Light-sensing circuits are used in outdoor lighting, camera sensors and other applications where it is necessary to detect whether the environment is illuminated or dark. Light-dependent resistors, or photoresistors, are one method of changing the behavior of a circuit in response to light. Light-dependent resistors conduct electricity when exposed to light, but in the dark, their resistance increases so that current will not flow.
How Light-Dependent Resistors Work
Light-sensitive, semiconducting compounds, such as cadmium sulfide and lead selenide, normally act as low-conducting resistors. However, photons from light within a specific range of wavelengths interact with the electrons in these materials. Photons excite enough electrons in the materials that they no longer act as resistors but instead become conductive. To create a light-dependent resistor, light-sensitive semiconductors are deposited onto an insulator and covered in clear glass or plastic. Each end of the deposited semiconductor is connected to metal contacts so it can be placed in a circuit.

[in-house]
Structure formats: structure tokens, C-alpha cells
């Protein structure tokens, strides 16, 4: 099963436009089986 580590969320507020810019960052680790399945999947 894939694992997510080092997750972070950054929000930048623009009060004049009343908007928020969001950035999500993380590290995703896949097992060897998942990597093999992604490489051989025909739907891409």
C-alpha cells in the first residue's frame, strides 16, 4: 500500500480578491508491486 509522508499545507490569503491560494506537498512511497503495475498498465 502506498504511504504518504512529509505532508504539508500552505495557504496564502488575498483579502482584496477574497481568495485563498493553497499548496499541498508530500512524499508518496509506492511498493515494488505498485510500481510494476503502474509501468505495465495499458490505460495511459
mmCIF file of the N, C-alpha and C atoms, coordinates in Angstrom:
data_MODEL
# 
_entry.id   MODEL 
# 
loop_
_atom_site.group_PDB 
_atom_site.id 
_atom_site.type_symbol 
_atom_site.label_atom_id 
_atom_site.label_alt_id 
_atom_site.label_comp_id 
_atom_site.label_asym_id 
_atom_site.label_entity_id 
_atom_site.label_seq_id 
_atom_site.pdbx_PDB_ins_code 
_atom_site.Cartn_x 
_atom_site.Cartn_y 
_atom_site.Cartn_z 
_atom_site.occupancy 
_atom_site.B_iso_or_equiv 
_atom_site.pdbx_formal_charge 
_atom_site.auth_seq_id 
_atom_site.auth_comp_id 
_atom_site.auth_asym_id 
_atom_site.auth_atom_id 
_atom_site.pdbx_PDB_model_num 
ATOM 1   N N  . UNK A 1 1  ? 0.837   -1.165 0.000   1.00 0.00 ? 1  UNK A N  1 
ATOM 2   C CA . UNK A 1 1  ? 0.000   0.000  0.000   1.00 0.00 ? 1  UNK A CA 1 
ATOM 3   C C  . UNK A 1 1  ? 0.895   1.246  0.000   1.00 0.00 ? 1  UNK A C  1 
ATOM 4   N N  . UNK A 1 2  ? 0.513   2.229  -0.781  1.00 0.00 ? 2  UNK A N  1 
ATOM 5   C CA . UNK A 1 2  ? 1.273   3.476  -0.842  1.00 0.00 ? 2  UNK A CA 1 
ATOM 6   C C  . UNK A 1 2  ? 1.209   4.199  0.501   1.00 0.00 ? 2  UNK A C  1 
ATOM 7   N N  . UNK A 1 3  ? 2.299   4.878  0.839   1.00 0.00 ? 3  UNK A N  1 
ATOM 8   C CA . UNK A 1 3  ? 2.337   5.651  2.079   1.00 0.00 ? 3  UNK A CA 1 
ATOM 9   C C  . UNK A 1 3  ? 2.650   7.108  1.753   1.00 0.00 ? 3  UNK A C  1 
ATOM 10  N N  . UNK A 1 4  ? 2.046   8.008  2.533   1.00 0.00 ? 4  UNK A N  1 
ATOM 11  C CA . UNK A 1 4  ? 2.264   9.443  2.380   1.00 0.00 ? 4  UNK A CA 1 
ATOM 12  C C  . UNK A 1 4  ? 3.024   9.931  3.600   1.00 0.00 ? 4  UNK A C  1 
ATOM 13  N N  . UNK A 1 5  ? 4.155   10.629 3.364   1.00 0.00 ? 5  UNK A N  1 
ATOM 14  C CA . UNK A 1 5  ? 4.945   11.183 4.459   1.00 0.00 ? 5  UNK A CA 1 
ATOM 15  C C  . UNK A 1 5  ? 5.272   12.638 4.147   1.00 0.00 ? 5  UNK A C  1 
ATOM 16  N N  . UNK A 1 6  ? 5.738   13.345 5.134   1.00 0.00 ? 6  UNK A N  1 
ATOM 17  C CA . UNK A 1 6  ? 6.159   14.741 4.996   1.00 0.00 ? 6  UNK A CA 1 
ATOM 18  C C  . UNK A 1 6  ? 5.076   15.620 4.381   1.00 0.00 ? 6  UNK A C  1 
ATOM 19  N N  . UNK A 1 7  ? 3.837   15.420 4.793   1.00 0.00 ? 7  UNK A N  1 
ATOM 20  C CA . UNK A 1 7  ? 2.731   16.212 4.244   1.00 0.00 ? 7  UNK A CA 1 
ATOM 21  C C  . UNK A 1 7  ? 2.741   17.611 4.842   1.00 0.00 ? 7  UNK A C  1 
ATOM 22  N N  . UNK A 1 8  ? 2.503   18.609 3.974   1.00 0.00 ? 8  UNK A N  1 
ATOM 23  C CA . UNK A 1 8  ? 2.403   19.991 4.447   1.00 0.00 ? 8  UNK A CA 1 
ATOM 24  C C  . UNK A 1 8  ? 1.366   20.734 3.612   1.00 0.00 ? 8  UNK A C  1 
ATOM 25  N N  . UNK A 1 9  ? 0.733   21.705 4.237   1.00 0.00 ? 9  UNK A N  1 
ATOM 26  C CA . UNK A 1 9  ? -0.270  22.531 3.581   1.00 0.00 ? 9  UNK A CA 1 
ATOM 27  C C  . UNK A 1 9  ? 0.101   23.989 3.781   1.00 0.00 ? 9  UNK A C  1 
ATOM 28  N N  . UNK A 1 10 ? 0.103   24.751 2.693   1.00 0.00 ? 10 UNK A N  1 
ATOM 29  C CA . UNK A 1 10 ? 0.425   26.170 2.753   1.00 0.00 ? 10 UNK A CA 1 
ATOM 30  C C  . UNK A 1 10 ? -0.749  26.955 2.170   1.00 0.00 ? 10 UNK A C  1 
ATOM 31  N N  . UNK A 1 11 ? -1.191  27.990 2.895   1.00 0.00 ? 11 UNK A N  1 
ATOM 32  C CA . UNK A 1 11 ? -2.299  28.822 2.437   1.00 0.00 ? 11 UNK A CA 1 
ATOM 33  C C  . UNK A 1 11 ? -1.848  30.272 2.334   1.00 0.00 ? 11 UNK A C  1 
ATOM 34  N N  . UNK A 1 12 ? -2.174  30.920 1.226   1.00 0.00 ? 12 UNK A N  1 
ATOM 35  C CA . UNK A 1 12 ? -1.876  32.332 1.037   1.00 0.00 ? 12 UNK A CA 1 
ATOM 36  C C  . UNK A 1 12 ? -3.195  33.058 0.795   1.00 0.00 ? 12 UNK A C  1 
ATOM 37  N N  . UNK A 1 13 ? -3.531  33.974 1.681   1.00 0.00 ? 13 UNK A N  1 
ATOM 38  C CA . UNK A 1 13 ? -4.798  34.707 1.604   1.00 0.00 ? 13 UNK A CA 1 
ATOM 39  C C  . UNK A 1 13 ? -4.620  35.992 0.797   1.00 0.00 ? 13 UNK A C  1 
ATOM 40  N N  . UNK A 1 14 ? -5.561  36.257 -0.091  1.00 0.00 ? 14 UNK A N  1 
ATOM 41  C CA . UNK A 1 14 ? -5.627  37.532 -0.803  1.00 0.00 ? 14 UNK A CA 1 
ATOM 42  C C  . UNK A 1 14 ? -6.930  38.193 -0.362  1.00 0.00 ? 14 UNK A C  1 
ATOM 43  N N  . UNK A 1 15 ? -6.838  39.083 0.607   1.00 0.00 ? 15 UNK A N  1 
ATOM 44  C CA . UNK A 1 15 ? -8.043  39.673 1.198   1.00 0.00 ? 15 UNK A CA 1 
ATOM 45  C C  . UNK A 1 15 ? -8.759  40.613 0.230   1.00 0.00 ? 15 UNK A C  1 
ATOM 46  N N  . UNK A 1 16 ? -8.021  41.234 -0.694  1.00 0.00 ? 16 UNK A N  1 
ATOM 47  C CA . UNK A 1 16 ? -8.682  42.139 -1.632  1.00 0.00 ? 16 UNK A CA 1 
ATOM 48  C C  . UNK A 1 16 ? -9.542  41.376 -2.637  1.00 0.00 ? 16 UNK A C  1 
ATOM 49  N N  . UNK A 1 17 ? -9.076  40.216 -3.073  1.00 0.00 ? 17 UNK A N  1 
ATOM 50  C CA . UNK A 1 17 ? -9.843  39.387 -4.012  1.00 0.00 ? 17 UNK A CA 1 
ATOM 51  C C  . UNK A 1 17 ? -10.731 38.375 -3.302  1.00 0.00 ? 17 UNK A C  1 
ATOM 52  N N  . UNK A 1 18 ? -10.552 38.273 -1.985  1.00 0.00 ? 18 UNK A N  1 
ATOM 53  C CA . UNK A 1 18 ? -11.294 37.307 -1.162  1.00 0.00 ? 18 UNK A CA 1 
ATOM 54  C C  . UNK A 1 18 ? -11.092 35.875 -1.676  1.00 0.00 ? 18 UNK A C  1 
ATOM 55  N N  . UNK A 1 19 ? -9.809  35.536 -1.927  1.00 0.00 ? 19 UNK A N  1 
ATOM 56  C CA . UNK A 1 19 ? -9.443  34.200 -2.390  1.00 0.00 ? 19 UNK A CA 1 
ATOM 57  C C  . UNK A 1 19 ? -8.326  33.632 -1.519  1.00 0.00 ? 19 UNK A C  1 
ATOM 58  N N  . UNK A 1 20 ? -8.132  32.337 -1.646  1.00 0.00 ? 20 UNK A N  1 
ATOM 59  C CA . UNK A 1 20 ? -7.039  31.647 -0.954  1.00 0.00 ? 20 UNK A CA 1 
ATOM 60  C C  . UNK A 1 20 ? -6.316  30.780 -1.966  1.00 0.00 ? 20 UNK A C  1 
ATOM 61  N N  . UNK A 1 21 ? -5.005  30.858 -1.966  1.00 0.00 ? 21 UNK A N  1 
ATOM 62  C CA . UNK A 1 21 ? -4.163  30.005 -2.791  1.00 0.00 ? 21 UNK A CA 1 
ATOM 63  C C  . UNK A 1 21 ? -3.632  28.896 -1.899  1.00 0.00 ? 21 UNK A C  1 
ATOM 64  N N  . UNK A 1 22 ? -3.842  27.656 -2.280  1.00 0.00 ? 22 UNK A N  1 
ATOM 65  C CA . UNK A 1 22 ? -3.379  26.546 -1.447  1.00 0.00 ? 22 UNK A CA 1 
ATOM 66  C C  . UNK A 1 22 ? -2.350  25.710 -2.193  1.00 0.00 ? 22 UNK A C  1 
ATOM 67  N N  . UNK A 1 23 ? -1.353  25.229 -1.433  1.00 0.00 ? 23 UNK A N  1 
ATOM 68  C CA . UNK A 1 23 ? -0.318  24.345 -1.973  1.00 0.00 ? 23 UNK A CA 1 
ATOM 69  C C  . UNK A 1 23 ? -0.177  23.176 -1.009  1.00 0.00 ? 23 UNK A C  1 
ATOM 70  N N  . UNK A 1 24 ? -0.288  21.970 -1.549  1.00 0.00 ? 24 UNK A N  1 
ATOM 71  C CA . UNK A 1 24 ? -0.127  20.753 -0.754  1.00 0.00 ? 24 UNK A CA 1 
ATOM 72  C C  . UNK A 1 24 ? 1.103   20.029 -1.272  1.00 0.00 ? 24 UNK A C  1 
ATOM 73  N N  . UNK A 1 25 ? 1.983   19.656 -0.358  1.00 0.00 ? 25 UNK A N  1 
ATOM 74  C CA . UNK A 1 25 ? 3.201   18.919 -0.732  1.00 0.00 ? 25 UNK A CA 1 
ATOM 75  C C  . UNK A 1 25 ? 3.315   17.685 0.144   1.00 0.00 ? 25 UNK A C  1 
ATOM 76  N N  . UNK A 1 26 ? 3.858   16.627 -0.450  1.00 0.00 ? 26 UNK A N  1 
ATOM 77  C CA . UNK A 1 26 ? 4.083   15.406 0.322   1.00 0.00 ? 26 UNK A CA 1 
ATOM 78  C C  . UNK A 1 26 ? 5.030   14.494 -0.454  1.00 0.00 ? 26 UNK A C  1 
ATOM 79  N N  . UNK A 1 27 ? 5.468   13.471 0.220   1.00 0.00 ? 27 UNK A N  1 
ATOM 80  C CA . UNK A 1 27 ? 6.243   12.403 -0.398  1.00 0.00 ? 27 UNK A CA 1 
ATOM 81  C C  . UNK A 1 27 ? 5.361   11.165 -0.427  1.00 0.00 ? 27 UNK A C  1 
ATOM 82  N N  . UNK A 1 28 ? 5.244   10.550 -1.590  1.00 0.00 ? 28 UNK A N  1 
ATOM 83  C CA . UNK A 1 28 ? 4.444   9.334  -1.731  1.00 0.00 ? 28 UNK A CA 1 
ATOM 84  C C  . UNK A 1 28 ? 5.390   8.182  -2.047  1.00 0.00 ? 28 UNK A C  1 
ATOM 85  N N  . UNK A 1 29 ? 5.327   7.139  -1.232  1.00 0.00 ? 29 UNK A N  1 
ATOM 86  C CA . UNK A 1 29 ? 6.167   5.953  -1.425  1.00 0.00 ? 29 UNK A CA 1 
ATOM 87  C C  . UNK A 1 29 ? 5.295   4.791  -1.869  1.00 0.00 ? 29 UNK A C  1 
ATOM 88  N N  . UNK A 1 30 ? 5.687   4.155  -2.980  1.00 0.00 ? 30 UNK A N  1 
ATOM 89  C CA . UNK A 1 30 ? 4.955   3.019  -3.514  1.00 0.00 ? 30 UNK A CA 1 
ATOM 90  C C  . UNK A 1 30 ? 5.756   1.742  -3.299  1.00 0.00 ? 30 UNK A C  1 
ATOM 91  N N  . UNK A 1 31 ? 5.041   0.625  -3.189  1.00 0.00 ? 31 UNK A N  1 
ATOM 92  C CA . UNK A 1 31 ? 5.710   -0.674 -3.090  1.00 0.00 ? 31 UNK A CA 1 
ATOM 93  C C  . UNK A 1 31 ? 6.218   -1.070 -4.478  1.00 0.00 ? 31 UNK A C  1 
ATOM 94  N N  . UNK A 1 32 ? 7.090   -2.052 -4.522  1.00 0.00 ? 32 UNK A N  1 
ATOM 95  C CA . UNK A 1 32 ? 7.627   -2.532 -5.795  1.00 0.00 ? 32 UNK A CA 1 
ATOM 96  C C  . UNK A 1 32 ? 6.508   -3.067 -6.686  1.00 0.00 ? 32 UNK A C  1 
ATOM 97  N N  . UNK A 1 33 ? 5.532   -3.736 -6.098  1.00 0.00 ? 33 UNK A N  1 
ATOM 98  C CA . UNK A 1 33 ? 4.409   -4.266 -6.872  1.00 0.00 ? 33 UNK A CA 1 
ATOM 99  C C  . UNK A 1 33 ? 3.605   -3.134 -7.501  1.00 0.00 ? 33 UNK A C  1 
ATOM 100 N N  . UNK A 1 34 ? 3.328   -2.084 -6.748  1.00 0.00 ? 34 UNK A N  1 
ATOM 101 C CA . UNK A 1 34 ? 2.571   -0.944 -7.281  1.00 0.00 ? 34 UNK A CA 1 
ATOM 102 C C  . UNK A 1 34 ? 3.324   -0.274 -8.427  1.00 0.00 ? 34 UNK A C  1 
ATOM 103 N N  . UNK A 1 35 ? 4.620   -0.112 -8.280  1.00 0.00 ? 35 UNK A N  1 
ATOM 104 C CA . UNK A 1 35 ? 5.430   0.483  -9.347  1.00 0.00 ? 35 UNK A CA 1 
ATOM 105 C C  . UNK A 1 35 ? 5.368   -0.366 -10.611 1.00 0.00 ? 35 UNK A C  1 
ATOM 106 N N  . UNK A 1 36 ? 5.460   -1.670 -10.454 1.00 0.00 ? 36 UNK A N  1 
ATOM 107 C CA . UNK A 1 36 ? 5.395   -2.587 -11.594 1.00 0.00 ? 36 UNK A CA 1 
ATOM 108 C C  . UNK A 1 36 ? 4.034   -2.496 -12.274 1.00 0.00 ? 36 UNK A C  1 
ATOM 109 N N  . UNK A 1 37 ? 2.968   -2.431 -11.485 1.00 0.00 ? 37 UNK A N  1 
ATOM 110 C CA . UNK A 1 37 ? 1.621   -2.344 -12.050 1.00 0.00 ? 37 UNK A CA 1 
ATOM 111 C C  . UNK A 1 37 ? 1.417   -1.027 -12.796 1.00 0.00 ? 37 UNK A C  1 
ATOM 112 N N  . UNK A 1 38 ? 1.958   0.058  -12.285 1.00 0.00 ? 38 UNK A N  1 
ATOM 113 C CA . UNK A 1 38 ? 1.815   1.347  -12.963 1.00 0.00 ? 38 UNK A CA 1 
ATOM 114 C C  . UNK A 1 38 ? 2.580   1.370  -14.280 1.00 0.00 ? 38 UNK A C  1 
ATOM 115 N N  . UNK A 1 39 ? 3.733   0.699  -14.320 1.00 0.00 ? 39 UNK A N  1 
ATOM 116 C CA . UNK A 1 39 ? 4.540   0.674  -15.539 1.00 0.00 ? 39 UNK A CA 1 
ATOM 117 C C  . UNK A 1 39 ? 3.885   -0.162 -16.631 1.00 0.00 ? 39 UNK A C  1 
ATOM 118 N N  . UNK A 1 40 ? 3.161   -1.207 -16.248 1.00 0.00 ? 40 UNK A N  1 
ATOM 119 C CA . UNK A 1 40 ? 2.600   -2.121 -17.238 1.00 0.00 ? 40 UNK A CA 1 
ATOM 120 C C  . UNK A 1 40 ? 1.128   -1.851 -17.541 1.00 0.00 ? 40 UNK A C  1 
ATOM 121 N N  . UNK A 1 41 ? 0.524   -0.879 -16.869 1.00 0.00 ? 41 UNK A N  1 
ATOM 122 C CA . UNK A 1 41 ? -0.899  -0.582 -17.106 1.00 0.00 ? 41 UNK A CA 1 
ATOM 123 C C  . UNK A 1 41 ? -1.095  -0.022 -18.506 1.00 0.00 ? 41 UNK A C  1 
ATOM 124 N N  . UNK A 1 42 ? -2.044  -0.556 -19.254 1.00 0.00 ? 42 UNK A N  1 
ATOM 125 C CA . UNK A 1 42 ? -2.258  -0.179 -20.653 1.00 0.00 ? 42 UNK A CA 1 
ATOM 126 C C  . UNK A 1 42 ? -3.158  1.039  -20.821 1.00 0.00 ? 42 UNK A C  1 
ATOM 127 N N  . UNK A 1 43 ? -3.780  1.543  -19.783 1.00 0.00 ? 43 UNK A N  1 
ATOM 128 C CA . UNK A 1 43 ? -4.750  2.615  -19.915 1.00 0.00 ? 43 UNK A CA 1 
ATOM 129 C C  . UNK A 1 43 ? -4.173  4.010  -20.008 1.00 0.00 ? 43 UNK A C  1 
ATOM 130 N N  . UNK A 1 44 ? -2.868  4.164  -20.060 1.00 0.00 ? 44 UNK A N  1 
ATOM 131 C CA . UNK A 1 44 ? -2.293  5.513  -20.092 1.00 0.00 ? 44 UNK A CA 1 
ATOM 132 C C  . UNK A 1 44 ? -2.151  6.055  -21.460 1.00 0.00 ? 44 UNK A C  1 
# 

Types of Light-Dependent Resistors
Light-dependent resistors are either intrinsic or extrinsic. Intrinsic refers to the intrinsic light sensitivity of the material. No additional materials are added to intrinsic light-dependent resistors to modify their behavior or conductivity. Extrinsic refers to properties added to the resistor by adding impurities to the semiconducting material. Adding impurities can shift the wavelength of photons to which the light-dependent resistor is sensitive.
Resistor Wavelength Sensitivity
The wavelength of light that activates a light-dependent resistor varies with the semiconductor used to make the resistor. Light-dependent resistors made with cadmium sulfide, or CdS, are sensitive to the visible light spectrum. When the only light illuminating a CdS light-dependent resistor is outside of the visible spectrum, the CdS device retains its resistor behavior. It only becomes conductive in the presence of visible light. Many lead-based photoresistors, such as lead selenide, only become conductive in response to infrared wavelengths.
Building a Light-Sensitive Circuit
Simple light-activated circuits can be made by placing a light-dependent resistor in series with a load and a power source. When the resistor is illuminated, the resistor becomes a conductor, and the circuit will function. Dark-activated circuits are made by placing the electrical load in parallel with the light-dependent resistor. When illuminated, the light-dependent resistor will have less resistance than the load, so the electricity flows only through the resistor. When light is removed, the light-dependent resistor will have a resistance higher than the load, so electricity will now flow through the load instead.